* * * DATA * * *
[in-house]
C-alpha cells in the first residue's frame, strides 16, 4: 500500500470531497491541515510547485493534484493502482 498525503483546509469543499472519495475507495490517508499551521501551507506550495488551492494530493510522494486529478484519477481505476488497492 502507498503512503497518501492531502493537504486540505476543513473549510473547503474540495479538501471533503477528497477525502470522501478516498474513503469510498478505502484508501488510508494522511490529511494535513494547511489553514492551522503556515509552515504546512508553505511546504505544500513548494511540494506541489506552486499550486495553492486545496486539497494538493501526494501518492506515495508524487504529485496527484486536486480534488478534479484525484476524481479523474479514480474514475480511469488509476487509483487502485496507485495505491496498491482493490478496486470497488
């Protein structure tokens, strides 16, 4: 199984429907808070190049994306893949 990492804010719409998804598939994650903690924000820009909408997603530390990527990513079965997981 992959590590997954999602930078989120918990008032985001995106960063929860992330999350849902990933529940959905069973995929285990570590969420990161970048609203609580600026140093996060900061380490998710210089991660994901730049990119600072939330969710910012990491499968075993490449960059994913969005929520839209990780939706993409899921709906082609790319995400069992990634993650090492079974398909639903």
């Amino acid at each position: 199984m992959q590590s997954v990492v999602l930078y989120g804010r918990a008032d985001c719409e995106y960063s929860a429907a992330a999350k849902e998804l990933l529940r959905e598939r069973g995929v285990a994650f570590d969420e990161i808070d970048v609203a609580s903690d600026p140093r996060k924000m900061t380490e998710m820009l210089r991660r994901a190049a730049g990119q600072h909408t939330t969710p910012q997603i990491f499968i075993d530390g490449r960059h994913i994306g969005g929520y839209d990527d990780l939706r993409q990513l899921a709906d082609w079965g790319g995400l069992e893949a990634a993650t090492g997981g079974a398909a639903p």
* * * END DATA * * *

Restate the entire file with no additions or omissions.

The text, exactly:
[in-house]
C-alpha cells in the first residue's frame, strides 16, 4: 500500500470531497491541515510547485493534484493502482 498525503483546509469543499472519495475507495490517508499551521501551507506550495488551492494530493510522494486529478484519477481505476488497492 502507498503512503497518501492531502493537504486540505476543513473549510473547503474540495479538501471533503477528497477525502470522501478516498474513503469510498478505502484508501488510508494522511490529511494535513494547511489553514492551522503556515509552515504546512508553505511546504505544500513548494511540494506541489506552486499550486495553492486545496486539497494538493501526494501518492506515495508524487504529485496527484486536486480534488478534479484525484476524481479523474479514480474514475480511469488509476487509483487502485496507485495505491496498491482493490478496486470497488
């Protein structure tokens, strides 16, 4: 199984429907808070190049994306893949 990492804010719409998804598939994650903690924000820009909408997603530390990527990513079965997981 992959590590997954999602930078989120918990008032985001995106960063929860992330999350849902990933529940959905069973995929285990570590969420990161970048609203609580600026140093996060900061380490998710210089991660994901730049990119600072939330969710910012990491499968075993490449960059994913969005929520839209990780939706993409899921709906082609790319995400069992990634993650090492079974398909639903």
């Amino acid at each position: 199984m992959q590590s997954v990492v999602l930078y989120g804010r918990a008032d985001c719409e995106y960063s929860a429907a992330a999350k849902e998804l990933l529940r959905e598939r069973g995929v285990a994650f570590d969420e990161i808070d970048v609203a609580s903690d600026p140093r996060k924000m900061t380490e998710m820009l210089r991660r994901a190049a730049g990119q600072h909408t939330t969710p910012q997603i990491f499968i075993d530390g490449r960059h994913i994306g969005g929520y839209d990527d990780l939706r993409q990513l899921a709906d082609w079965g790319g995400l069992e893949a990634a993650t090492g997981g079974a398909a639903p």